Small, Medium or Micro Enterprises (SMMEs) and Small Business Corporations (SBCs) can both benefit from special tax rates and exemptions.
But the benefits for each of them are different to one another, with the benefits for SBCs being the greatest.
So to avoid being penalised for applying for the benefits and exemptions of a SBC when you’re actually not one, take note of these 3 requirements for determining whether you are:
An SBC must be an incorporated business, such as a close corporation, a cooperative or a private company.
There are 2 main turnover requirements for you to be considered an SBC and they are that:
1. You must have a gross income of less than R 20 million in a tax year (12 months), with it being prorated for periods less than 12 months; and
2. Investment income and income gained from providing services may not comprise more than 20% of the sum of the gross income and capital gains (i.e. Capital gains + gross income).
TIP: You can determine if you’ll exceed the limit of R20 million in a full tax year by dividing the amount of your current turnover by the number of months you’ve traded, and then multiplying it by 12.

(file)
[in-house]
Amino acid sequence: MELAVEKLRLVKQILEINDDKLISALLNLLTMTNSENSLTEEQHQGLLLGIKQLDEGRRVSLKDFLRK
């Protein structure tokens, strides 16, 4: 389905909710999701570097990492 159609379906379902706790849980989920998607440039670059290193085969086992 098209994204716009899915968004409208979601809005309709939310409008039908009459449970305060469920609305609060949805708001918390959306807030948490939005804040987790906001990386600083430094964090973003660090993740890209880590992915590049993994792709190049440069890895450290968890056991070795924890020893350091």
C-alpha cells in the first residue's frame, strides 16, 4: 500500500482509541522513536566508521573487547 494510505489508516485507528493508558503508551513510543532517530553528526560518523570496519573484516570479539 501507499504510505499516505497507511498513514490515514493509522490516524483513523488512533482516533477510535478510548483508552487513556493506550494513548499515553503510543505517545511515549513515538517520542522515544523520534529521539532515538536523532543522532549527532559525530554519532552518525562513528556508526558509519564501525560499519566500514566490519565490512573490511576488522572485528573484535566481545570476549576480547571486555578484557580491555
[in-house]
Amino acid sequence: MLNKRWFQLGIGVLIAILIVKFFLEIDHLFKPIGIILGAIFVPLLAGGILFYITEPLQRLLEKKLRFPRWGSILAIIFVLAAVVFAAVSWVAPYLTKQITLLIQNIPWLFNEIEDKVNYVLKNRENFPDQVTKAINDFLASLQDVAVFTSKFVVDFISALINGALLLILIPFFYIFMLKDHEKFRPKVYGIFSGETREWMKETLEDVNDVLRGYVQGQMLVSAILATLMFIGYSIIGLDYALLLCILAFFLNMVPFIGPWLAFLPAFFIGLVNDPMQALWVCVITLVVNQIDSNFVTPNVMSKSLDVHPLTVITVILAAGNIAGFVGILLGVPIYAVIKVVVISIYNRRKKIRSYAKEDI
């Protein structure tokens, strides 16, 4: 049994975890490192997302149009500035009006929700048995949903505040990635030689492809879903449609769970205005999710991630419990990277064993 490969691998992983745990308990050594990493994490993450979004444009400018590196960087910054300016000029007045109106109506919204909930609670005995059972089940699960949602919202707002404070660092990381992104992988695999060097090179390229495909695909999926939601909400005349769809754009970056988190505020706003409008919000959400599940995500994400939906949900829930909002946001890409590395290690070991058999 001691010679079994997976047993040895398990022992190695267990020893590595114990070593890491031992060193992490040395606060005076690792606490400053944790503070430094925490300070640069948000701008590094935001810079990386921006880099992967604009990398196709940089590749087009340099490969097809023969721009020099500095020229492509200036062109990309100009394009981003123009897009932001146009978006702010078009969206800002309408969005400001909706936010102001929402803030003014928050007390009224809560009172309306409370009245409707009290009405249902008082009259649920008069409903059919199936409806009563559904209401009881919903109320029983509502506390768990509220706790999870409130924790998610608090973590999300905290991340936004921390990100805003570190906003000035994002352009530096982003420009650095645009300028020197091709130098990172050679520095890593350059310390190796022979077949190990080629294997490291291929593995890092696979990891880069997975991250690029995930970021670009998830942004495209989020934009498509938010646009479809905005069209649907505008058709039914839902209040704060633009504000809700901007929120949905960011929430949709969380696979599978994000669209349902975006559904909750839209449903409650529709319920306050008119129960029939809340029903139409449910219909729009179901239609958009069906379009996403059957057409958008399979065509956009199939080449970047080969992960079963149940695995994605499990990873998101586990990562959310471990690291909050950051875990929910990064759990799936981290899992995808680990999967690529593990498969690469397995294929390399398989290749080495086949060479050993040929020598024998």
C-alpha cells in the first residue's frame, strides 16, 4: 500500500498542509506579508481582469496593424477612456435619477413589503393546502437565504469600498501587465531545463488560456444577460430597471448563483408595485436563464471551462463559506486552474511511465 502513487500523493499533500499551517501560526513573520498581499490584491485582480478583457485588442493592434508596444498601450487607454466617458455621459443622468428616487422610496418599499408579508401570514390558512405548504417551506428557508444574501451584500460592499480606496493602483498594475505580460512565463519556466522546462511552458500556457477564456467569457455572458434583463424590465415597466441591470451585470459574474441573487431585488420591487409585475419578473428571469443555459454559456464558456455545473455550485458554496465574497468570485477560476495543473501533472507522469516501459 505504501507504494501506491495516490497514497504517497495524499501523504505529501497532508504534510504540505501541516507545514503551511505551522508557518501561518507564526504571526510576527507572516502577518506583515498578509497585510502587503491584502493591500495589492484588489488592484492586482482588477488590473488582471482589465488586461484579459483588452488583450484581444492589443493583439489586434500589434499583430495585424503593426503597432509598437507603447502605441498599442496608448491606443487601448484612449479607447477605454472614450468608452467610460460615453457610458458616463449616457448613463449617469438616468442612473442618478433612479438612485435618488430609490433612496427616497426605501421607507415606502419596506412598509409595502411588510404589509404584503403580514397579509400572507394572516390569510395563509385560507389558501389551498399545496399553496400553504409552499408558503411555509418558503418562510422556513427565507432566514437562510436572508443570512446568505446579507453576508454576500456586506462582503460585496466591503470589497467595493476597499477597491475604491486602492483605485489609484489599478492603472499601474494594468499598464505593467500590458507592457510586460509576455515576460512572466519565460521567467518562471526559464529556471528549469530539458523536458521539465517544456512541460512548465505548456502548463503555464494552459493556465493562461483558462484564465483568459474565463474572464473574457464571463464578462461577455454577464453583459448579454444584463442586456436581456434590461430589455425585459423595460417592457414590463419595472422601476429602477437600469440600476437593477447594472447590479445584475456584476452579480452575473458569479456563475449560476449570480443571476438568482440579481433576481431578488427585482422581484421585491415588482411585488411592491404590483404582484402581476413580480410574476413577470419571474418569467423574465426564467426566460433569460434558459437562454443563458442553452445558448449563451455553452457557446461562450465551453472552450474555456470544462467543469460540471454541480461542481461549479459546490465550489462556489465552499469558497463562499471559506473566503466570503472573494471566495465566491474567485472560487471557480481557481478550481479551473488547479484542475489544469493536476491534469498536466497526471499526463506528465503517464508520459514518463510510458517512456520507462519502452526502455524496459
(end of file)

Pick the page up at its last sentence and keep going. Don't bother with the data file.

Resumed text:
For example, if you’ve traded for 6 months, and your turnover for that is R12 million, then:
12 000 000 / 6 = R2 million X 12 = R24 million. Therefore, in this example, you would not qualify as an SBC.
Requirement#3: Business Activity
The company can’t be a personal service provider.
A personal service provider refers to any company, CC or trust that provides a service to you by using a person who’s personally connected to your company, CC or trust.
Those were 3 requirements you must meet in determining whether or not you’re an SBC.
The above was just a brief, and general, overview of the requirements. There are still many more specific and critical details regarding each of those requirements which you simply have to know.
For more information, contact me for a free consultation.